"Smart bags, also known as smart luggage, have become more popular over the last few months, and they are expected to be a popular gift this holiday season," said American Airlines. "However, smart bags contain lithium battery power banks, which pose a risk when they are placed in the cargo hold of an aircraft."
The bags generally have USB ports where customers can recharge their phones and other devices. They might also have GPS to track the bag's location in case it gets lost, electronic locks and a weight scale to prevent overpacking. Some even a motor to propel the bags so that they can double as a scooter or just follow their owner around the airport.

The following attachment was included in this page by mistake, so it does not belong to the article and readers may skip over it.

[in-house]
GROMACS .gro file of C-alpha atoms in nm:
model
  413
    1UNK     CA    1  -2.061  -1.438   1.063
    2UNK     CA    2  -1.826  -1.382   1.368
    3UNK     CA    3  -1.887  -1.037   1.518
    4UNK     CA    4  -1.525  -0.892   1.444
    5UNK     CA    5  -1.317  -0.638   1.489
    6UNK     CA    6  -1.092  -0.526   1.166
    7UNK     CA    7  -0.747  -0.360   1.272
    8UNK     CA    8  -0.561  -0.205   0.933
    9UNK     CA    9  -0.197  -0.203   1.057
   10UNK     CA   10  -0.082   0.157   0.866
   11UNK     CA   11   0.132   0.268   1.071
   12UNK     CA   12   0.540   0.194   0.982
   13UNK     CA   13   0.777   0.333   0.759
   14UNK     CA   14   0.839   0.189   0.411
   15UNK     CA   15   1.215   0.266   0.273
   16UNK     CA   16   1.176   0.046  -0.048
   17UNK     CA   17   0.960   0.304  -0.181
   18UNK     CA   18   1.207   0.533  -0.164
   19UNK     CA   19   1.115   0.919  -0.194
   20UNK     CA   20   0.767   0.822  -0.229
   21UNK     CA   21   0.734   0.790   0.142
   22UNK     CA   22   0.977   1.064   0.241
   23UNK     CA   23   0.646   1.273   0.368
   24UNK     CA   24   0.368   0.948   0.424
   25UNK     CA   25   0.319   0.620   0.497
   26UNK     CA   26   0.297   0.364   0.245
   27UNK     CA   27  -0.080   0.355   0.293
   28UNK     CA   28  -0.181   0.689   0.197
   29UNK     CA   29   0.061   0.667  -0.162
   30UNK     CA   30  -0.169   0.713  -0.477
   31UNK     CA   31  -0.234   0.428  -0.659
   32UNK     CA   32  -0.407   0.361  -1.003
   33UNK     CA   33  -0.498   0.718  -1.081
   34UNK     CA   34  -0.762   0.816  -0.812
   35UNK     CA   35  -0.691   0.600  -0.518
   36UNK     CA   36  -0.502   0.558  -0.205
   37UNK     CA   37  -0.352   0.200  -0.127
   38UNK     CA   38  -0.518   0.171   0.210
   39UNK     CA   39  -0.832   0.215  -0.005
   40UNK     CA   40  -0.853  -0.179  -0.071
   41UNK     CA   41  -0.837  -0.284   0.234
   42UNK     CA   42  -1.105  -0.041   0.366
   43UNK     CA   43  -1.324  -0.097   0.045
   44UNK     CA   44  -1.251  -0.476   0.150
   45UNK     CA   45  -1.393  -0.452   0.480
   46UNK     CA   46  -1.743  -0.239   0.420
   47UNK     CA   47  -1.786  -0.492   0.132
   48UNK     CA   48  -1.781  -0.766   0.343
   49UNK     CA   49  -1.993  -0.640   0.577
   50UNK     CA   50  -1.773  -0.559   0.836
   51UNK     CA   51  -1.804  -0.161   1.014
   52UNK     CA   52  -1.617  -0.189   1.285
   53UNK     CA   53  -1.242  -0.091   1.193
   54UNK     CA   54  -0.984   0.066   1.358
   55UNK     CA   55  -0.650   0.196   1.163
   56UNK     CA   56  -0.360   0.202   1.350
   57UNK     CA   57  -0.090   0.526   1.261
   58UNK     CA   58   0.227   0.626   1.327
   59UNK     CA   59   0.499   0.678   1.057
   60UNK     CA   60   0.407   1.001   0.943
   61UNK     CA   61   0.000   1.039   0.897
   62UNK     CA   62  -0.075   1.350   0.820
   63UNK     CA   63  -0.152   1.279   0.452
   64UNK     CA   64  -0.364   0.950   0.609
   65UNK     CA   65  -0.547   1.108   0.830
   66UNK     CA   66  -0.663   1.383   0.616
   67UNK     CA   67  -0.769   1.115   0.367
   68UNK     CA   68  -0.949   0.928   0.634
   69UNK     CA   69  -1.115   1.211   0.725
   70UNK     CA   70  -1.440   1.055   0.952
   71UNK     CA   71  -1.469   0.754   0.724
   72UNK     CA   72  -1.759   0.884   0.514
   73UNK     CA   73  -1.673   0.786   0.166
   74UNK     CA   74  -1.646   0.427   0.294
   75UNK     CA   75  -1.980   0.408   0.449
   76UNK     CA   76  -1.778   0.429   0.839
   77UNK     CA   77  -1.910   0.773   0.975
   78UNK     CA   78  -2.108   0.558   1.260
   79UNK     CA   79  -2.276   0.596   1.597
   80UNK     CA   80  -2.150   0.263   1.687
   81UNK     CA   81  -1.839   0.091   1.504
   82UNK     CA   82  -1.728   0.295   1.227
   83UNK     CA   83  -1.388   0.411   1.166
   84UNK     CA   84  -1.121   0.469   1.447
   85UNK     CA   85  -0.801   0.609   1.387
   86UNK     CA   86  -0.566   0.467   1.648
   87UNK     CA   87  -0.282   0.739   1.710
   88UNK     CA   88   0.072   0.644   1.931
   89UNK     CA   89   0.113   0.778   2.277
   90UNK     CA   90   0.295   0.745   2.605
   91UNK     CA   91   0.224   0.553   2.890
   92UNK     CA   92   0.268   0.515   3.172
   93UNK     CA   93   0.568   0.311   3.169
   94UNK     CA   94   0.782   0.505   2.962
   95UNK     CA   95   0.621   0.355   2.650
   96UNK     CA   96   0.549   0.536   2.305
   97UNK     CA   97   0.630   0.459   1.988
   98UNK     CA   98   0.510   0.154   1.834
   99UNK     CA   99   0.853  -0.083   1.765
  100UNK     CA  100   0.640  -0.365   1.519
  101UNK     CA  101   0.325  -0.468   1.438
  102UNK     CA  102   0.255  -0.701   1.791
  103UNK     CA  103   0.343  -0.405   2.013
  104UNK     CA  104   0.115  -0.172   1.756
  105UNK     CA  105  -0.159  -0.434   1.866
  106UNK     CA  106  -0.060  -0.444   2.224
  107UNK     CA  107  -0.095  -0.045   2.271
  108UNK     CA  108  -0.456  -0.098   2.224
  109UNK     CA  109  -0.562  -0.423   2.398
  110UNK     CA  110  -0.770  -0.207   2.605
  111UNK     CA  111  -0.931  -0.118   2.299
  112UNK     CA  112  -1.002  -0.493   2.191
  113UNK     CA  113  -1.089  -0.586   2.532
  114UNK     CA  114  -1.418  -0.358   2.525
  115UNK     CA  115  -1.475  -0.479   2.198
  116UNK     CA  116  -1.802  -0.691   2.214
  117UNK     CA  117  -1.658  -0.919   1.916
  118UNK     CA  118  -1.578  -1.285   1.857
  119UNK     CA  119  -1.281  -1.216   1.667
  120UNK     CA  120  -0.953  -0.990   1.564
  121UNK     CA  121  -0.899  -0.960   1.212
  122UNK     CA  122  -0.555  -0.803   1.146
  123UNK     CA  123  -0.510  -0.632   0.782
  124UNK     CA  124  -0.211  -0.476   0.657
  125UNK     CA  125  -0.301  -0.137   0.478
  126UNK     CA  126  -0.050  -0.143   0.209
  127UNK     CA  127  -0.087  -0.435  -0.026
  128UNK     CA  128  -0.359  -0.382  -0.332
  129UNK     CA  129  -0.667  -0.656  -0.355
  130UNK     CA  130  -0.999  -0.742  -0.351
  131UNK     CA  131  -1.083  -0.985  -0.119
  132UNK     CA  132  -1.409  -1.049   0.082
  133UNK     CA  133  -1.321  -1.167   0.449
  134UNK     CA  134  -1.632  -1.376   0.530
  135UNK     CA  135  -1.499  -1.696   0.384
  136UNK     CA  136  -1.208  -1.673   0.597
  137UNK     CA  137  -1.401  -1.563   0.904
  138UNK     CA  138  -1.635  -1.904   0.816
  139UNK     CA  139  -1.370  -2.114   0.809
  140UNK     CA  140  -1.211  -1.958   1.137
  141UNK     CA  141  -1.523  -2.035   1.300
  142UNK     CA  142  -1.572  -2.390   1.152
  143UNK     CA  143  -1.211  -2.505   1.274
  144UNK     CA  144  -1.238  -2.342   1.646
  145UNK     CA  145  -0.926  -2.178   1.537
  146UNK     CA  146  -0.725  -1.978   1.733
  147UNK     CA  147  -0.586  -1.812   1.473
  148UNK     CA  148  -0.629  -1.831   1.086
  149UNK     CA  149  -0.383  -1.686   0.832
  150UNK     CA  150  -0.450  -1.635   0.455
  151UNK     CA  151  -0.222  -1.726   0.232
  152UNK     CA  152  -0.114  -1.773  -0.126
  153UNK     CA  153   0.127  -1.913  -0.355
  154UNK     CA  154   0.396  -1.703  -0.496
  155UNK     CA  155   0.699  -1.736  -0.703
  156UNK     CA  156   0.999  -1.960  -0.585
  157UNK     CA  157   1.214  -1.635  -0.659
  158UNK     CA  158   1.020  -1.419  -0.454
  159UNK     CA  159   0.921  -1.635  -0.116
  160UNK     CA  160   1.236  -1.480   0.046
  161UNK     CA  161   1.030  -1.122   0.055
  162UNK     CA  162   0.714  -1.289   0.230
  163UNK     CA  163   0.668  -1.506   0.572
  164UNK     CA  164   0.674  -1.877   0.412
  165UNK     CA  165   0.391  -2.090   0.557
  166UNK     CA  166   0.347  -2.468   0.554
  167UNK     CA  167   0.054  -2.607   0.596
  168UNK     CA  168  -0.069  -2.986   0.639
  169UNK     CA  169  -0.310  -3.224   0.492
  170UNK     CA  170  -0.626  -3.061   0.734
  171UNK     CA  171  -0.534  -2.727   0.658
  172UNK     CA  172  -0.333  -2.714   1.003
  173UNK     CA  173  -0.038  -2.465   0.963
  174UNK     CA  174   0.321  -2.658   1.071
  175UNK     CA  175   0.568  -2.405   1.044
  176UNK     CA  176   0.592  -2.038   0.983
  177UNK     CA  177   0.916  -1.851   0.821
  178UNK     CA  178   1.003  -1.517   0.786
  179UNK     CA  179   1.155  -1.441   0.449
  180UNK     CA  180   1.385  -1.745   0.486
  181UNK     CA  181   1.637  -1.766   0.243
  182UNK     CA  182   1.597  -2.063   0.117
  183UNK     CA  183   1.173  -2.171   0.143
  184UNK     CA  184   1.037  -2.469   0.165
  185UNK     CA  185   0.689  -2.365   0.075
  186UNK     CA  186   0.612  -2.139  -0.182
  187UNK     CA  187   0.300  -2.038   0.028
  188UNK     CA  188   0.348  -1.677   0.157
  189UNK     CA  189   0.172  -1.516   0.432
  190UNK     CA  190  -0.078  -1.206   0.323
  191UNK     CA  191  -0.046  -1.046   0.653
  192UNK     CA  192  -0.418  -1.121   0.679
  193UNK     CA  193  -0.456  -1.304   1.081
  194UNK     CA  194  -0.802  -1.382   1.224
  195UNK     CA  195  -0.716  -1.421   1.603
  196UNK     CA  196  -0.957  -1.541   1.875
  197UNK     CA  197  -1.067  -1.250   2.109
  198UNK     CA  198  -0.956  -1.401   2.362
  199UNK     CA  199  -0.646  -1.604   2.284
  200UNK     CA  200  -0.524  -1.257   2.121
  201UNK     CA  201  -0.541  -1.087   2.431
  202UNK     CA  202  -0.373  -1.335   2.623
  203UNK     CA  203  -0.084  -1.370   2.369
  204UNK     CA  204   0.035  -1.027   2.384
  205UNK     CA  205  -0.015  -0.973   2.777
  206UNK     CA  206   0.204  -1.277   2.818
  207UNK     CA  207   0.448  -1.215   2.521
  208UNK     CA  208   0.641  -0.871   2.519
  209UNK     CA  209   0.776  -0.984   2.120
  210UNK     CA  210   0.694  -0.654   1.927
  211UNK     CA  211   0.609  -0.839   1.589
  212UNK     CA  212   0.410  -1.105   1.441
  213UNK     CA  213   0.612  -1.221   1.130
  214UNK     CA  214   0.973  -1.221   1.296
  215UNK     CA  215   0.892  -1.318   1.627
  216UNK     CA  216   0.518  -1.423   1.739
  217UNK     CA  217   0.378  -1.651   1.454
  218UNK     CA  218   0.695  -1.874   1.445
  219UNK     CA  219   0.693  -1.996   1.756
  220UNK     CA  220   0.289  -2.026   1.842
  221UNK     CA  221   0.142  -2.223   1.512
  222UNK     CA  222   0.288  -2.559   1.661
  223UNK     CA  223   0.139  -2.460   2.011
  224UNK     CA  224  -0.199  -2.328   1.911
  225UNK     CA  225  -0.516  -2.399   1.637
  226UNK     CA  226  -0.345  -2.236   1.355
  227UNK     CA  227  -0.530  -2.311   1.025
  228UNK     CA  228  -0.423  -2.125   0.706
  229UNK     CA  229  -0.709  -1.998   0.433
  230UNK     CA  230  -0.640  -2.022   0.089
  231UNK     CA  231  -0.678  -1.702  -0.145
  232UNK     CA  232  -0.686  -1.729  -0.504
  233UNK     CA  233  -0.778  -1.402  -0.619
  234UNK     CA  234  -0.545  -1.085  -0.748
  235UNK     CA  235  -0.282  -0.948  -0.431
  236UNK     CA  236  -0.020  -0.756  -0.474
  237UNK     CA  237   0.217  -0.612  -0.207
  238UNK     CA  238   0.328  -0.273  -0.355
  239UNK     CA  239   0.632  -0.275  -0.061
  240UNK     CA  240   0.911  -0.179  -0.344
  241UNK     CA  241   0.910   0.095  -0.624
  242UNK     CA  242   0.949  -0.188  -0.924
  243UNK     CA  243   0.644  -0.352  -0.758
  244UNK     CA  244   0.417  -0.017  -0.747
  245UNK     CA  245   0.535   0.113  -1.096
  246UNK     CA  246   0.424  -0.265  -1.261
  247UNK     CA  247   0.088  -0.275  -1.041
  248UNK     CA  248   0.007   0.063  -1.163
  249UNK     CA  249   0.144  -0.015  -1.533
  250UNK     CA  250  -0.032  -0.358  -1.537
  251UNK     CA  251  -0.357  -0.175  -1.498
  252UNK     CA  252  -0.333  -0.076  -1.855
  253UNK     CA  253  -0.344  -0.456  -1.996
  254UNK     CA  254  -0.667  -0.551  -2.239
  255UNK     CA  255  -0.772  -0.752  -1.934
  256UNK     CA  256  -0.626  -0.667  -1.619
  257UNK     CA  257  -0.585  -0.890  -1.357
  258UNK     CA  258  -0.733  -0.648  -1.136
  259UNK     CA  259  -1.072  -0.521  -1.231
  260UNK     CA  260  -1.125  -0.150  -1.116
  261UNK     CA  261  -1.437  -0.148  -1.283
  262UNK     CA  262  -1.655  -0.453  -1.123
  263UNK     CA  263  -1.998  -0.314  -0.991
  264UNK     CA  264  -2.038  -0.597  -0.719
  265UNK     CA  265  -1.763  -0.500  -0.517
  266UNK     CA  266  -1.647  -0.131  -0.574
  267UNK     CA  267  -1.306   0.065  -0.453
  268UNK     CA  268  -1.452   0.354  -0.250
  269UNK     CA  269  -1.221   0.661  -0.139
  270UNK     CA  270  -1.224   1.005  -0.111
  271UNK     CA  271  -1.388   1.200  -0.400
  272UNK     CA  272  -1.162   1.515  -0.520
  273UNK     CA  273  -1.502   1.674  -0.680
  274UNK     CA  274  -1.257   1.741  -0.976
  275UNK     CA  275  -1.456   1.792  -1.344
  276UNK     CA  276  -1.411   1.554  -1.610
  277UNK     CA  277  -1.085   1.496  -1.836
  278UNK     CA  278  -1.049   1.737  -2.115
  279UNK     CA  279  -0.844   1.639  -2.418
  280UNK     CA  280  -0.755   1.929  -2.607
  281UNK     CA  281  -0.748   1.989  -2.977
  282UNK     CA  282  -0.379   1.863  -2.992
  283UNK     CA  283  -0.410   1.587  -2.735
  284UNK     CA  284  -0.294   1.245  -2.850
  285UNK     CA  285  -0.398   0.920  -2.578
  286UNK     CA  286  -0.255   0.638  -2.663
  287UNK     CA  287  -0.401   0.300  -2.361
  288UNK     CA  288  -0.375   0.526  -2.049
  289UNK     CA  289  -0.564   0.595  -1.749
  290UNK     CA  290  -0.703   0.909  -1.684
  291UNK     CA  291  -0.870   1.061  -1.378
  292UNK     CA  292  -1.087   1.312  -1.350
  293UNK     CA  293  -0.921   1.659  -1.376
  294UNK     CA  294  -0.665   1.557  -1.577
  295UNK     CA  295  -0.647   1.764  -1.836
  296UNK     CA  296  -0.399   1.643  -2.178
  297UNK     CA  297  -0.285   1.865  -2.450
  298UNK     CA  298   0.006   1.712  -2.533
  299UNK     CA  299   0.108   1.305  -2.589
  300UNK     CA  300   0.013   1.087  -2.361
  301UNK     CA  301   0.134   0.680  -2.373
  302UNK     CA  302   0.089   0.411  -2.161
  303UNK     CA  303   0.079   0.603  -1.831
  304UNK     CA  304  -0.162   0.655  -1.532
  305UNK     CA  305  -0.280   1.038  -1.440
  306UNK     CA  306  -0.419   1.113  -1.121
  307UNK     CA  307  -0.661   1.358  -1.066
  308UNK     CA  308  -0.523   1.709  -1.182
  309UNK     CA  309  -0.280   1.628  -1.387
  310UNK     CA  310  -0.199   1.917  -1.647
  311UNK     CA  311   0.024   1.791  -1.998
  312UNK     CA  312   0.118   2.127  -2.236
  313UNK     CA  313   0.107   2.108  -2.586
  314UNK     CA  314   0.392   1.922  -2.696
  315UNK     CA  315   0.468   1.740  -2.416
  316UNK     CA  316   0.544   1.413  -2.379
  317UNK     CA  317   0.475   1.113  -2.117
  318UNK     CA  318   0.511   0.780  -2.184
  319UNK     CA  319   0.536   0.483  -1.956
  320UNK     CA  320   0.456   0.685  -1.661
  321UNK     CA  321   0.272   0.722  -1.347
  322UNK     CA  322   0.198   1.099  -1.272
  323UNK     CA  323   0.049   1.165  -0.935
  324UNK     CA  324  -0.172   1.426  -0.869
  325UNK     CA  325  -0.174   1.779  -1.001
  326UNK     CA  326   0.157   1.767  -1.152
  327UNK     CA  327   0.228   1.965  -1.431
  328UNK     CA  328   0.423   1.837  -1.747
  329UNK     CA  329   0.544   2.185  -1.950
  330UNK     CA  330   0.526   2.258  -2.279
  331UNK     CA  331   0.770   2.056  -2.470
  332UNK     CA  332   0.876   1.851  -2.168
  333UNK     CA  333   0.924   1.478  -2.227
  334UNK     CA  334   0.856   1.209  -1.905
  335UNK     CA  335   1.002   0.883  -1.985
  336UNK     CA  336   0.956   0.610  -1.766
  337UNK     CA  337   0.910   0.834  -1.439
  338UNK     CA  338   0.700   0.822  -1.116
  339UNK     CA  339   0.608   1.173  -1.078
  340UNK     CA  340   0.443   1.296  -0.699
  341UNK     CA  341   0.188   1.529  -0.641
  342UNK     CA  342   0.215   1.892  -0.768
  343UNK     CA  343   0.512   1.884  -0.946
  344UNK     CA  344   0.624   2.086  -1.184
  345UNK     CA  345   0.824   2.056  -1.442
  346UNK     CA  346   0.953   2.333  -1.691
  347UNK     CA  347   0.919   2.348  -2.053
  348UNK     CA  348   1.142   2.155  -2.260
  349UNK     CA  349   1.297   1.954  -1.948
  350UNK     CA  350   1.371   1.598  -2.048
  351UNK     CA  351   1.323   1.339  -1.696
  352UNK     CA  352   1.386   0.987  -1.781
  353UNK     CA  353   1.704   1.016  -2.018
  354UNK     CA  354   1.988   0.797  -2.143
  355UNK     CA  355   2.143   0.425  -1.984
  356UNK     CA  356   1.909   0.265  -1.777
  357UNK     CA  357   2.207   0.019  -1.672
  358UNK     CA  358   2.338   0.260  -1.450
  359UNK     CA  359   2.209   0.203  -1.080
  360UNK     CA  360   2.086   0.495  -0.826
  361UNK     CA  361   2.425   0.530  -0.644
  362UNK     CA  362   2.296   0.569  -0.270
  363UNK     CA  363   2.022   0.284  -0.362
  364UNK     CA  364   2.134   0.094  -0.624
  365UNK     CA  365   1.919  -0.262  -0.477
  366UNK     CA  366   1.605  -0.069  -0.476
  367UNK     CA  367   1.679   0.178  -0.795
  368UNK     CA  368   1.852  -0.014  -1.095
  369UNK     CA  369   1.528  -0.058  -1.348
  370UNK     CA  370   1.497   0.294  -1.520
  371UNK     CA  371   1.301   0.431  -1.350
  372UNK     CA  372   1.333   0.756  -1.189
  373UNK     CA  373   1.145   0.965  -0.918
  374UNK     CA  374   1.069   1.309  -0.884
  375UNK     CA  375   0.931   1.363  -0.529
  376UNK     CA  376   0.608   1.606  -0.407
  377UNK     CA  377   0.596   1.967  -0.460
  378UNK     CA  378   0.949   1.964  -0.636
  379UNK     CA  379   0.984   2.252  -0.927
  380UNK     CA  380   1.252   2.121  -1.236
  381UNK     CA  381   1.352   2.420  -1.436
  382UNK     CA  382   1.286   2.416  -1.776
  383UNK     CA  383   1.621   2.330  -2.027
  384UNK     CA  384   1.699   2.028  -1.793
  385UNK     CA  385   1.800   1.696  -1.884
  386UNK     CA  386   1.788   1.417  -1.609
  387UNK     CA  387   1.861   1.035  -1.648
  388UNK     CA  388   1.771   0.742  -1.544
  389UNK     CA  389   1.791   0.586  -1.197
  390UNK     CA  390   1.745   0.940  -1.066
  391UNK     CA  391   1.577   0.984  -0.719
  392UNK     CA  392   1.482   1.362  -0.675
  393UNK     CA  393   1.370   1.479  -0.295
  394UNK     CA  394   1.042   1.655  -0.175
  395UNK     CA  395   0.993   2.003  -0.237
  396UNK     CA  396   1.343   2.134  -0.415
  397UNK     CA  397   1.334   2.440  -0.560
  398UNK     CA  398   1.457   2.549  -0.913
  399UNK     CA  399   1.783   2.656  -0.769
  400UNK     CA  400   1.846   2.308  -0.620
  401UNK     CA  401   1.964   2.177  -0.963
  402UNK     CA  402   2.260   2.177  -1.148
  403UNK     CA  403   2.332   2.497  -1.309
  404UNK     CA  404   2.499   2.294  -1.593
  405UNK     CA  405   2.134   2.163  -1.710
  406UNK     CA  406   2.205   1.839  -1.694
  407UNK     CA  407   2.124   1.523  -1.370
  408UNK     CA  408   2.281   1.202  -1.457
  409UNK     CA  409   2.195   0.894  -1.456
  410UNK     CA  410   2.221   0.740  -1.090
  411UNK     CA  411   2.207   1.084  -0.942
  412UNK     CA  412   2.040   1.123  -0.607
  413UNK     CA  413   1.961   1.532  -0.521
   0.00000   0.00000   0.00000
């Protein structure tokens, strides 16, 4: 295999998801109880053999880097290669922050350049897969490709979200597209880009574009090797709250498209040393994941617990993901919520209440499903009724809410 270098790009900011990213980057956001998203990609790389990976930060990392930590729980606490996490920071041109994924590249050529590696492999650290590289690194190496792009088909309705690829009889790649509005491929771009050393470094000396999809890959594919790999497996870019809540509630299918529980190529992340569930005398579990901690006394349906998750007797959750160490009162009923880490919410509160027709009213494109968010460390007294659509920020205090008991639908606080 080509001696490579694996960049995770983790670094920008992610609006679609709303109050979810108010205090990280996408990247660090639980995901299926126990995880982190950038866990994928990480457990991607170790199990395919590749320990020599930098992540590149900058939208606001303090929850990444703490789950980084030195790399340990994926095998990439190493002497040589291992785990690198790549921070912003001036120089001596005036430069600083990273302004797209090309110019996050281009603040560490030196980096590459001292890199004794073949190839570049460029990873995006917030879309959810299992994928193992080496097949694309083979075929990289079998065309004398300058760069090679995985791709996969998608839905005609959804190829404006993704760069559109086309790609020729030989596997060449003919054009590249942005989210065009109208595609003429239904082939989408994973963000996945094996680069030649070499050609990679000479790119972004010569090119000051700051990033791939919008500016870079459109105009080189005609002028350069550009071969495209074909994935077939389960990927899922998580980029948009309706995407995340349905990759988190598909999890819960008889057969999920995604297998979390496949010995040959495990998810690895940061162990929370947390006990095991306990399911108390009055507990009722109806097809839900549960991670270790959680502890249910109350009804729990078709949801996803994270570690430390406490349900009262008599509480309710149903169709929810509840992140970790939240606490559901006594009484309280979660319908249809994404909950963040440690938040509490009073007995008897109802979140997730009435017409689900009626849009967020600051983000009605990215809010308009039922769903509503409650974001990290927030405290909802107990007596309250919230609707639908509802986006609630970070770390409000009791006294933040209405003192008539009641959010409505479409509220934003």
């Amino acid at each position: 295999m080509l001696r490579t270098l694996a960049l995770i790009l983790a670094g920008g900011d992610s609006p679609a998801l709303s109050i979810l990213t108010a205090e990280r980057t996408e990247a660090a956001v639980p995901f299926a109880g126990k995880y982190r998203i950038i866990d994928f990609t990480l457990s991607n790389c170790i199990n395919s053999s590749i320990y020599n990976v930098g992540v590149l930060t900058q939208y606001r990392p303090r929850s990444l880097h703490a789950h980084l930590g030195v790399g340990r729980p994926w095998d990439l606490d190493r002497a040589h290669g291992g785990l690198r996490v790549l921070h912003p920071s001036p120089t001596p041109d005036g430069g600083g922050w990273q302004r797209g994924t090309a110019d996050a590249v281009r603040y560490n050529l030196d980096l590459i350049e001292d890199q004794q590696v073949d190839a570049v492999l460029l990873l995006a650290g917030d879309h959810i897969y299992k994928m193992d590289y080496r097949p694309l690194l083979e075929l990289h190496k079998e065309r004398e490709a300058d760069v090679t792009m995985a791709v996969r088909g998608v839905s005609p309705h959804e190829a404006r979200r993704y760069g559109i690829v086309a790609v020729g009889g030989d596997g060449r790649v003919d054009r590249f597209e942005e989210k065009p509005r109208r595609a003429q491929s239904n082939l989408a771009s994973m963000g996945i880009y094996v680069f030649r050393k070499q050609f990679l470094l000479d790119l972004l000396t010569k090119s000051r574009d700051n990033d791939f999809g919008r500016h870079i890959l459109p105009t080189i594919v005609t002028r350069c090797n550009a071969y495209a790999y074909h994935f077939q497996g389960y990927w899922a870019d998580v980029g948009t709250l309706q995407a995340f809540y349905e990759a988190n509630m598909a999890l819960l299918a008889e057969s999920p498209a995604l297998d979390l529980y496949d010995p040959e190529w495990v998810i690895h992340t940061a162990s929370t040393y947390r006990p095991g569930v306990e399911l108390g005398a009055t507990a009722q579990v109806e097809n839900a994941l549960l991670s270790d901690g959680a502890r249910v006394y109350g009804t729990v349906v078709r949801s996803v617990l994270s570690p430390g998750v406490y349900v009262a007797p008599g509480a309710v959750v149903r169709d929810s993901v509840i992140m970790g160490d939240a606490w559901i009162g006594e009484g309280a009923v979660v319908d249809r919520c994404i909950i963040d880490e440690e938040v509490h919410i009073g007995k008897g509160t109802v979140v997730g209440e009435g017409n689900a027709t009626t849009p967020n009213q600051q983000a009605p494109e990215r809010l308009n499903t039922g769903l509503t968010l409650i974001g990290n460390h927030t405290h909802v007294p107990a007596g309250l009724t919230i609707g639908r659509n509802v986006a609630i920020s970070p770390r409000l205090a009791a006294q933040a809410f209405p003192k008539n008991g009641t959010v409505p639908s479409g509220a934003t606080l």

Airlines are worried that the batteries could cause a fire in the cargo hold that would go undetected. Most of the bans will allow fliers to check the bags if the battery can be removed and carried by the passenger in the cabin. But many of the bags already on the market have batteries that can't be removed.
American was the first U.S. carrier to announce a new policy Friday to require passengers checking smart luggage to remove the lithium ion batteries [cnn.com]. If the bag will be traveling in the cabin, the battery can remain installed as long as it is powered off. Now Delta Air Lines and Alaska Airlines have announced similar policies set to take effect on Jan. 15. Both airlines will requiring that even carry on bags must have the batteries that removed.